Commerce Secretary agree on key NAFTAstrategy. 13ConclusionAs the renegotiations of NAFTA are ongoing, Uniforreally defines their presence in the process. They are active supports of workers’conditions and positive socio-economic progress. As the main representative ofthe most important sectors of Canadian economy that are affected by the NAFTA, they are aware of the possible impact to these industries. They work forcontinuous improvement and provide clear recommendations for change. From itsinception, the goal of Unifor remains around the possibility to enhance workers’conditions ranging from salary equity, job security and safety, EI, etc.
Since1994, NAFTA impact has been quite ambiguous. The trade deal was mainly based onregulations that benefits corporations and businesses than the workforce. Unifor as well drafted specific revisions point for the renegotiations and withtheir presence during these negotiations they hold a powerful impact ondiscussion, additionally to being the representative of members across Canada.
Nothing can yet be defined of the future impact of NAFTA 2. 0, it was clearlyreviewed that its inception in 1994 requires revision, which Trump initiated in2017. Unifor remains an important actor for the major sector of Canadianeconomy during NAFTA renegotiations. The future impacts are yet to bedetermined.
References Dobbin, M. (2013, October). Creation of Unifor model for a revitalized labour movement. The Economy, Labour, and the 2015 Election, pp. 24-25. Retrieved from http://0-eds. b. ebscohost.
com. mercury. concordia.
ca/eds/pdfviewer/pdfviewer? vid= 1= 8d2e1d6f-97b8-4d37-877c-e92d21540e47%40sessionmgr103 Jagannathan, M. (2017, April 27). All the terrible things president trimp has said about NAFTA.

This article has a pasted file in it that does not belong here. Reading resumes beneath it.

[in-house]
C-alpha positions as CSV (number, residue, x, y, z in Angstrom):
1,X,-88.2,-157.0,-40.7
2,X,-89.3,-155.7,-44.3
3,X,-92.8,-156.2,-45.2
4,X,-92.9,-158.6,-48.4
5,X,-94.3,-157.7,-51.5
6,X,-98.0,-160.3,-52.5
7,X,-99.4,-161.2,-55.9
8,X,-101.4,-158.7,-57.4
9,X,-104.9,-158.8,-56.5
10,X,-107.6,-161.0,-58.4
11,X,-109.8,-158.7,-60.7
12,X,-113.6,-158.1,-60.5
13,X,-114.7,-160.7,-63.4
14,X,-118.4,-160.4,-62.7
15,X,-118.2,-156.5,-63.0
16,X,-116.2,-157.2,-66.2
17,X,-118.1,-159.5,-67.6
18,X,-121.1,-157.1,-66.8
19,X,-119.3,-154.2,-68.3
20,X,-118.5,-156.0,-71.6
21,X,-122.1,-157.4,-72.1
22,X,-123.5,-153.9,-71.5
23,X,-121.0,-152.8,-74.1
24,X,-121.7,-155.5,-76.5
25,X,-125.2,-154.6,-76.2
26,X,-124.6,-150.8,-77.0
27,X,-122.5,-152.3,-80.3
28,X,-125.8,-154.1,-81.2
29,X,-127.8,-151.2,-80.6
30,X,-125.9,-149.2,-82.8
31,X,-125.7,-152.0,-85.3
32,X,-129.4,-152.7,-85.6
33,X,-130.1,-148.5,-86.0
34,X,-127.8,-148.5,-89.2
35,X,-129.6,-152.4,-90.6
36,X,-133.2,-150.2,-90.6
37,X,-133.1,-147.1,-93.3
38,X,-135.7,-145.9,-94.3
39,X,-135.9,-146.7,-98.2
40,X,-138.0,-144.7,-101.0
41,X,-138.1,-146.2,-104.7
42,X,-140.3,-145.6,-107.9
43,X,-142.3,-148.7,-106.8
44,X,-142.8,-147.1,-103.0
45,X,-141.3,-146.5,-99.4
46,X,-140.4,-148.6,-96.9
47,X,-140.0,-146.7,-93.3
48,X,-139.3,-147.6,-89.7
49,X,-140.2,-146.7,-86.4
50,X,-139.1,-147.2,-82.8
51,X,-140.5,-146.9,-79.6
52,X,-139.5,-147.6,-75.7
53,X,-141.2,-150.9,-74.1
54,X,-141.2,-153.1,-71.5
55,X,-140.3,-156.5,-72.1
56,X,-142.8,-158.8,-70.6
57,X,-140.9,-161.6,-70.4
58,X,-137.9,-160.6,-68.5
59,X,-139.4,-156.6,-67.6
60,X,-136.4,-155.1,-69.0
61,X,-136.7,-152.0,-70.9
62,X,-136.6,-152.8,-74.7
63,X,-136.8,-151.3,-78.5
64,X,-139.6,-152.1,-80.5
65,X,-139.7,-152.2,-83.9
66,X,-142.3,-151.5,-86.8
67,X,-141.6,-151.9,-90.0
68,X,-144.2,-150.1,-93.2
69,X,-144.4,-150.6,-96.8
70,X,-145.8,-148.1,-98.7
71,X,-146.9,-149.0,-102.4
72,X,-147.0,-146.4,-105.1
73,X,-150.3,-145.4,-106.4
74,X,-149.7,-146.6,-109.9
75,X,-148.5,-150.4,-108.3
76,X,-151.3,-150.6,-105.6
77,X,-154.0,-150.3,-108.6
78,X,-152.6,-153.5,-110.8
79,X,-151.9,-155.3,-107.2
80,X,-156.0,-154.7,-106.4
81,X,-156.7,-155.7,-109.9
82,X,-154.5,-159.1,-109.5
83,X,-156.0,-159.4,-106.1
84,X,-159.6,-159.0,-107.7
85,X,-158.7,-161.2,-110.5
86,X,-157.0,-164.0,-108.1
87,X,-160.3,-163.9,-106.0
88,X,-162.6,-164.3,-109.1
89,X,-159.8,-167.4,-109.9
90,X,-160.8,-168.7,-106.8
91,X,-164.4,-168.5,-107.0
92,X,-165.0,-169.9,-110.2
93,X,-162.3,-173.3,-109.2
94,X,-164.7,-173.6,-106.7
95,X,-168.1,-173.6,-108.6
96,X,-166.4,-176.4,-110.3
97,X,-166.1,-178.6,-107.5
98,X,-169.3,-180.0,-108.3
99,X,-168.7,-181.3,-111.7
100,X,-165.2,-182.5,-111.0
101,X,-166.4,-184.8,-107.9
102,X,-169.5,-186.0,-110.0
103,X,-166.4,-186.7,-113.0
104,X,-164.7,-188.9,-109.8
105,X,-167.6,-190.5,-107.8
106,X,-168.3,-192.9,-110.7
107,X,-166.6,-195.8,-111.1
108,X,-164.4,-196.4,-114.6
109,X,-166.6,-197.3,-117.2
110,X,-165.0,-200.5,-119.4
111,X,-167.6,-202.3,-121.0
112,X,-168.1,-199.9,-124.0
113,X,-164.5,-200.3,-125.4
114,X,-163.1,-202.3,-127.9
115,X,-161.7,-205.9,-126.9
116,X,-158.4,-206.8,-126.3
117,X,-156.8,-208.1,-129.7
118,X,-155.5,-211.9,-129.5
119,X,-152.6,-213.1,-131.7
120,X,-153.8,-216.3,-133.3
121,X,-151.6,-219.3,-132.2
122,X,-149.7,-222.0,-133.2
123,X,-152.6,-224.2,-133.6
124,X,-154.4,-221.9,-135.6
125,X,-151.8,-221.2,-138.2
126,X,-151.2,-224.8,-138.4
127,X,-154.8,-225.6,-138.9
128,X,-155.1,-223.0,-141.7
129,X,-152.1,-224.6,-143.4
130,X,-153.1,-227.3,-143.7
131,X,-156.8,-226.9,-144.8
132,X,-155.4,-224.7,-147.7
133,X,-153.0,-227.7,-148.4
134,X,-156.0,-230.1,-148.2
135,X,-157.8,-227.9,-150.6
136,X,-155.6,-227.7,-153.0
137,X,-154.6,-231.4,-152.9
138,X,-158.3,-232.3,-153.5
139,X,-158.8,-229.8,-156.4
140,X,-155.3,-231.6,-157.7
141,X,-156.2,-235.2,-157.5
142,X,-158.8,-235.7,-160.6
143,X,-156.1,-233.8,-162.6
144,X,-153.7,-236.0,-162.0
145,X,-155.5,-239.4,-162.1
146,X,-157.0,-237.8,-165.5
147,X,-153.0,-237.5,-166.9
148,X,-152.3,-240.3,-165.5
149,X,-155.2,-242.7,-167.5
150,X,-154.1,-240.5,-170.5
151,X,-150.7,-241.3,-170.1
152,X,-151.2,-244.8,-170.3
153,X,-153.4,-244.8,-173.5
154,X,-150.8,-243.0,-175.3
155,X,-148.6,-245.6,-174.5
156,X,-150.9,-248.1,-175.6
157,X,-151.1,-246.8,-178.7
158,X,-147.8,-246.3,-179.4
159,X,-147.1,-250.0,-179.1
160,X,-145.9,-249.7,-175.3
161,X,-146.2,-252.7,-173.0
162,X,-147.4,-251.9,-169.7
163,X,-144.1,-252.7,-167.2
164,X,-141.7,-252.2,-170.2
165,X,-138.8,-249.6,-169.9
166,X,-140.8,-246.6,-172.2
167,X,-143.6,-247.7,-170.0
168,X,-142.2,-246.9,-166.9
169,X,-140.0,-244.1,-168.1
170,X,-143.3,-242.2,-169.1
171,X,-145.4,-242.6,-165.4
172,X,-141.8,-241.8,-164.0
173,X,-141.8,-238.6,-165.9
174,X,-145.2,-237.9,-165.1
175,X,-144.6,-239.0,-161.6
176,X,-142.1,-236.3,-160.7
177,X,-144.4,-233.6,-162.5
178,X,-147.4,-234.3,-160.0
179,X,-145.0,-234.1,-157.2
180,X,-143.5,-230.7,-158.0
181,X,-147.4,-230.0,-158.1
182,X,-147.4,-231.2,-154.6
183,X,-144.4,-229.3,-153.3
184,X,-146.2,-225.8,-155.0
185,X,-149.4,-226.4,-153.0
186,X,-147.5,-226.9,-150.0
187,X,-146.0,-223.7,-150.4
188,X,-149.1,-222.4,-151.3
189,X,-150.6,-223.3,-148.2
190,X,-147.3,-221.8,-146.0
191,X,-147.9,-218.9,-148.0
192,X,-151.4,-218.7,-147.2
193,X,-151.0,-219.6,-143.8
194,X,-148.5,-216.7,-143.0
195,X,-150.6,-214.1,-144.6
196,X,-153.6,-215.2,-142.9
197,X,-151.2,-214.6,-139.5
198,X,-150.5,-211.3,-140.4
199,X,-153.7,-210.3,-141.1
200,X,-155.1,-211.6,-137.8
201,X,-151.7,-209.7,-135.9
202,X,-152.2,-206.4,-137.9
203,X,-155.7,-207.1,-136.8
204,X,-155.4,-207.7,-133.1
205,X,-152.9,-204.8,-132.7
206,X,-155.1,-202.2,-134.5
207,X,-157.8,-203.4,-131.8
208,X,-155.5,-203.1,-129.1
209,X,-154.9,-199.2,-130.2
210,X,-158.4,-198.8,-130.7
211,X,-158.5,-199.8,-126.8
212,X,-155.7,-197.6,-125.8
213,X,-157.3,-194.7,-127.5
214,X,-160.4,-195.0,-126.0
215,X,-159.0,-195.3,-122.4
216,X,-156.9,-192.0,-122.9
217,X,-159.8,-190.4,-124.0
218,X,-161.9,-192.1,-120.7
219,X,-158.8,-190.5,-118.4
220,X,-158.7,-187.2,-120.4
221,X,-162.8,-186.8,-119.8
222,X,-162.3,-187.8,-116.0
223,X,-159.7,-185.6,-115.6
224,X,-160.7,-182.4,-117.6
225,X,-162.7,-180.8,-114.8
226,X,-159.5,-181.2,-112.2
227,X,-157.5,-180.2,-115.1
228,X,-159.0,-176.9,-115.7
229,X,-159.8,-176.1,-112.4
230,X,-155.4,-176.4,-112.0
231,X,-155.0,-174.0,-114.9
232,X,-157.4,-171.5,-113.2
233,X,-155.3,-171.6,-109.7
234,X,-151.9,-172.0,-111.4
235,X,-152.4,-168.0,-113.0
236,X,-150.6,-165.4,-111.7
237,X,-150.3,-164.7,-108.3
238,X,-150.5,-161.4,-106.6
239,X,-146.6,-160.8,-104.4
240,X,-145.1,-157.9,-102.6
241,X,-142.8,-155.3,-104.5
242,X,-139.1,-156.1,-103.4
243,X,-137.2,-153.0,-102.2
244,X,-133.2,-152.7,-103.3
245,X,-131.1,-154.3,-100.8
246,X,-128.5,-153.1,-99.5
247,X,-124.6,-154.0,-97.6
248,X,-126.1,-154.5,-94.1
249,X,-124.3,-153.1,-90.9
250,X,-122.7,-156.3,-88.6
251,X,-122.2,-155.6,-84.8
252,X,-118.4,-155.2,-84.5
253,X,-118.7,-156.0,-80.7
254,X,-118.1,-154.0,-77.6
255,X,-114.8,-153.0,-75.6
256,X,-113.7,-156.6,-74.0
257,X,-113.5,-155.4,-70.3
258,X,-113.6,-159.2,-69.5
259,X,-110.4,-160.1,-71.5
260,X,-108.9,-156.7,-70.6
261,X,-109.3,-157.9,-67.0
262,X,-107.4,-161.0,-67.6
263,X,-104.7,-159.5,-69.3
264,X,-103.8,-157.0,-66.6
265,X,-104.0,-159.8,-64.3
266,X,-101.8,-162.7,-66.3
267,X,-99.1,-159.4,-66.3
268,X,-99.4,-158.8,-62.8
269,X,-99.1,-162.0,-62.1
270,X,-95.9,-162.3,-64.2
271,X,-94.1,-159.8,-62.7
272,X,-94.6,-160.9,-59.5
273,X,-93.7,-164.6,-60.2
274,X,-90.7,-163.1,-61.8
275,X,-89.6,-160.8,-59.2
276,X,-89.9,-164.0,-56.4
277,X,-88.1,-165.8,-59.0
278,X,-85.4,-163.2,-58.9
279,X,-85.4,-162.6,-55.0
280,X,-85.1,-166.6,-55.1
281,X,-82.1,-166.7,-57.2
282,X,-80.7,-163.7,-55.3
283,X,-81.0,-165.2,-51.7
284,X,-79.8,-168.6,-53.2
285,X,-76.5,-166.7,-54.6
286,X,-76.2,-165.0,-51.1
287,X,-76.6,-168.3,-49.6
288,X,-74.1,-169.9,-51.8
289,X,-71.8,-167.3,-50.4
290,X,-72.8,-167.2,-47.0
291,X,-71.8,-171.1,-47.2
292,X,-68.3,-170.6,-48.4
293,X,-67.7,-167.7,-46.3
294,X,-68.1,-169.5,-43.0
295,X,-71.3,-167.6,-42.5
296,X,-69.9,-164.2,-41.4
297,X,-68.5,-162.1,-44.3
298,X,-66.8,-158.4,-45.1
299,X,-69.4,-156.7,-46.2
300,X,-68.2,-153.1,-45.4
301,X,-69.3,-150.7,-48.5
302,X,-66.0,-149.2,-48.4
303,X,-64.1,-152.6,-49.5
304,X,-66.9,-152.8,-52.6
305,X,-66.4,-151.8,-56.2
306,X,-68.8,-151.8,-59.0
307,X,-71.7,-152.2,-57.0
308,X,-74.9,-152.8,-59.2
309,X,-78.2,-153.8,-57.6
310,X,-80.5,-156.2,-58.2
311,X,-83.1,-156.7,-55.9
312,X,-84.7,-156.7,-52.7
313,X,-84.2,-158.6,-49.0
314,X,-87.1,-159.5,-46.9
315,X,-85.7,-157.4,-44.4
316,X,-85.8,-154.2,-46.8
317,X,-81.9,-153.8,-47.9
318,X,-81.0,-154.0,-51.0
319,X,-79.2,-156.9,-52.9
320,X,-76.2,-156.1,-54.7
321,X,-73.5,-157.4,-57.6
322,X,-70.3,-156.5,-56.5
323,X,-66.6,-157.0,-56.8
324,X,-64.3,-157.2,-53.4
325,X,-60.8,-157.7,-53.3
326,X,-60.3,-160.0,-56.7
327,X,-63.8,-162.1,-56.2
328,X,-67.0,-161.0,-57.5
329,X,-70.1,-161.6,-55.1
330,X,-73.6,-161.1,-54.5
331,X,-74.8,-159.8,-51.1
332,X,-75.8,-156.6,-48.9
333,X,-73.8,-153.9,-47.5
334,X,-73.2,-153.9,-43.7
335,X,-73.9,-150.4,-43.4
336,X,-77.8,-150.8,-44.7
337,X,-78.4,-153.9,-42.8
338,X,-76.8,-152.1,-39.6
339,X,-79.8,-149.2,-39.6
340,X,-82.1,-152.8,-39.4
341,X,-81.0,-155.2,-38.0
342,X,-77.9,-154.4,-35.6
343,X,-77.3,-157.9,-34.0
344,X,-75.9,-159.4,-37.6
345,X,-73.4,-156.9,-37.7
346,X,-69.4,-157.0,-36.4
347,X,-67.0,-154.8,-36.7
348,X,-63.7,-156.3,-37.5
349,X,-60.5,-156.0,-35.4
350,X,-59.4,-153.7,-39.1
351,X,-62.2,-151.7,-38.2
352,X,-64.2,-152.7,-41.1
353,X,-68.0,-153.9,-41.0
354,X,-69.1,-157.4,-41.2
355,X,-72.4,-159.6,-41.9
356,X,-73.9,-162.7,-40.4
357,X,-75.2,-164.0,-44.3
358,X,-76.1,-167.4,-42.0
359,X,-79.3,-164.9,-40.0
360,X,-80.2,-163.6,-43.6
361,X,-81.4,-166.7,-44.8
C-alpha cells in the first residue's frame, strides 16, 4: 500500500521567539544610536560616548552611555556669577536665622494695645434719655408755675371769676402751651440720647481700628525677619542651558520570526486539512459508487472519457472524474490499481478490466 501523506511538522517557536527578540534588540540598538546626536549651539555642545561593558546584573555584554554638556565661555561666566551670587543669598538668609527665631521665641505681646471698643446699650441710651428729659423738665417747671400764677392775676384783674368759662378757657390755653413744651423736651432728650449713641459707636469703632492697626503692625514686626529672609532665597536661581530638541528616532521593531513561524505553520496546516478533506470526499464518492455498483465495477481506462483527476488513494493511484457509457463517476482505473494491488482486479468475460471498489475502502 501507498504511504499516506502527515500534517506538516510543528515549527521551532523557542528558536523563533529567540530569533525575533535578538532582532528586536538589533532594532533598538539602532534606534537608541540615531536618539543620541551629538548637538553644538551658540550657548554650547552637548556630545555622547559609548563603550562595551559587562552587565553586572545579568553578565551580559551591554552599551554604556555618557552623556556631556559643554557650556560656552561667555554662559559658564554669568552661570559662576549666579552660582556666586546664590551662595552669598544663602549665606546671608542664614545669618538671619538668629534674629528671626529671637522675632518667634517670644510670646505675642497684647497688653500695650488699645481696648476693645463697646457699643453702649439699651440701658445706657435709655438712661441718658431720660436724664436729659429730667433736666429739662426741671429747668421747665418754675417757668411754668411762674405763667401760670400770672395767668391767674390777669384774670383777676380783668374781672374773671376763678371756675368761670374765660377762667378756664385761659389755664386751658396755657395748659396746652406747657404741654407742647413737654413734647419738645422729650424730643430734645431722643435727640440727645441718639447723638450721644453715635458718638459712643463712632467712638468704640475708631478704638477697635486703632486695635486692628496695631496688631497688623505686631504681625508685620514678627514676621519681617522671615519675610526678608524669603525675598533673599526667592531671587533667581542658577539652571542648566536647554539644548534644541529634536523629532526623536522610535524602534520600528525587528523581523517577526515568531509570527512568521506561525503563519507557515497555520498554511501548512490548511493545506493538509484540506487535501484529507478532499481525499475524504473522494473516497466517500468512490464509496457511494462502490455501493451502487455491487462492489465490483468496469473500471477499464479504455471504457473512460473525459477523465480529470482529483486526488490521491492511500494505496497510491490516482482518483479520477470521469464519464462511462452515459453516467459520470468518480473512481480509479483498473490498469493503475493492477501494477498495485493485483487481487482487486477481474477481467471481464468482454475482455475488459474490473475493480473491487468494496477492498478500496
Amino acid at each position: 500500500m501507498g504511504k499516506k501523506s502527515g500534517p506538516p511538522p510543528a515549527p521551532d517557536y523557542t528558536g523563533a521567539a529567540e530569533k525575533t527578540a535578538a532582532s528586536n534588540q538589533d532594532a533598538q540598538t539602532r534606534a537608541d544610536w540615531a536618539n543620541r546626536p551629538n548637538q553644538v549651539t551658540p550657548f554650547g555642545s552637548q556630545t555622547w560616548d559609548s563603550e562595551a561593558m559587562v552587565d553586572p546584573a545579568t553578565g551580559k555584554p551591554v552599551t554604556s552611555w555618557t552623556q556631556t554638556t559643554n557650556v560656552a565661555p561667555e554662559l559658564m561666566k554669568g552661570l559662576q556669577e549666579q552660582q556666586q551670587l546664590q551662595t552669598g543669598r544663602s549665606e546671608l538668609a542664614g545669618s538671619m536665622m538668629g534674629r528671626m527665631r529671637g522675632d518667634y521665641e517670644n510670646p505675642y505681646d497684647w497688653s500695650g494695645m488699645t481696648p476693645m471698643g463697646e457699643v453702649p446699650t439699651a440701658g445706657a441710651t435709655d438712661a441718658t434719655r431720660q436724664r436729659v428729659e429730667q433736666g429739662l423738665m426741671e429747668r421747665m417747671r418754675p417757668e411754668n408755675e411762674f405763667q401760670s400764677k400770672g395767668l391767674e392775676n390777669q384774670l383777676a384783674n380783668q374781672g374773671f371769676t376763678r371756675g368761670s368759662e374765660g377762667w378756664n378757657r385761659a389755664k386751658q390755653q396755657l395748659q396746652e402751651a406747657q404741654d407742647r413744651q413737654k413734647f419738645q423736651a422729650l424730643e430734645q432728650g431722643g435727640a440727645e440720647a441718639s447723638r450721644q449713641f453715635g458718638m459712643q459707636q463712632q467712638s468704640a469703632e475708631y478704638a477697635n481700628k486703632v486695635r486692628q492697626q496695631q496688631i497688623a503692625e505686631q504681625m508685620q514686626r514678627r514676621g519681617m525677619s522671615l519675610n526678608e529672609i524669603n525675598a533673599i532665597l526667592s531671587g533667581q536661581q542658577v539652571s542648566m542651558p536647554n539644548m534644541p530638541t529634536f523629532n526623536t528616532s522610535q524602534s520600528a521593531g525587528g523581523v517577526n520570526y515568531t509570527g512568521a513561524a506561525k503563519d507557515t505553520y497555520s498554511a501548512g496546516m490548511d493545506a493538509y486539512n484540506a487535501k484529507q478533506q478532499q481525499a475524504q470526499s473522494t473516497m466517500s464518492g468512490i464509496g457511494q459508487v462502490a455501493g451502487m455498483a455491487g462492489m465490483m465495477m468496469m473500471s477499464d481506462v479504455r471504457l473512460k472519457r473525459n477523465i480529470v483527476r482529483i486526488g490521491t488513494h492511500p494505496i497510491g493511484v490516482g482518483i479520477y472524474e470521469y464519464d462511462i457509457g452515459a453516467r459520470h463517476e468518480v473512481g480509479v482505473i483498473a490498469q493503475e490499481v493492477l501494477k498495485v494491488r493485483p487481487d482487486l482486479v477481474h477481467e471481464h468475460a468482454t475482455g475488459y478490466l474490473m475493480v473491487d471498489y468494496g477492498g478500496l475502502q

Daily News. Retrieved from http://www. nydailynews. com/news/politics/terrible-president-trump-nafta-article-1. 3107104 Unifor. (2017). NAFTA.
Retrieved from Unifor the Union: https://www. unifor. org/en/nafta Unifor. (2017, July). Unifor position statement on the renegotiation of the North American Free Trade Agreement.
Retrieved from http://www. unifor. org/sites/default/files/attachments/uniforstatement_nafta_final_formatted2. pdf Unifor. (n. d.
). Hisotry and Mission. Retrieved from Unifor the Union: https://www. unifor.
org/en/about-unifor/history-mission Unifor. (n. d.
). People’s Trade. Retrieved from Unifor the Union: https://www. unifor. org/en/take-action/campaigns/peoples-trade Unifor Research Department.
(2014, September). Imagining a faire trade future. Retrieved from https://www. unifor. org/sites/default/files/documents/document/trade_paper_engwcovercol. pdf 1 Total members, https://www. unifor. org/en/about-unifor2 Proportion of Unifor members across Canada, https://www. unifor. org/en/member-services/sectors3 Existing role in Unifor structure, how inclusive they are ofminorities, https://www. unifor. org/en/about-unifor/meet-leadership4 Position Statement issued to Canadian Government, http://www. unifor. org/sites/default/files/attachments/uniforstatement_nafta_final_formatted2. pdf5 Ibis. 6 Open letter addressed to express the importance of labour standardsin renegotiations http://www. unifor. org/sites/default/files/attachments/robert_lighthizer. pdf7 Panel held in Mexico where Unifor and Mexico labour force united, http://www. unifor. org/en/whats-new/press-room/unifor-unites-mexican-workers-nafta-talks-resume8 http://www. unifor. org/en/nafta9 http://www. unifor. org/sites/default/files/documents/document/unifor_nafta_leave_eng-f. pdf10 http://www. unifor. org/sites/default/files/documents/document/2017-02-update_on_auto_and_nafta-en. pdf11 http://www. unifor. org/en/whats-new/press-room/no-nafta-without-mexican-labour-reform-unifor12 http://www. unifor. org/en/blog/canada-needs-a-progressive-trade-agenda-thats-more-just-words 13 http://www. unifor. org/en/whats-new/press-room/unifor-and-us-commerce-secretary-agree-key-nafta-strategy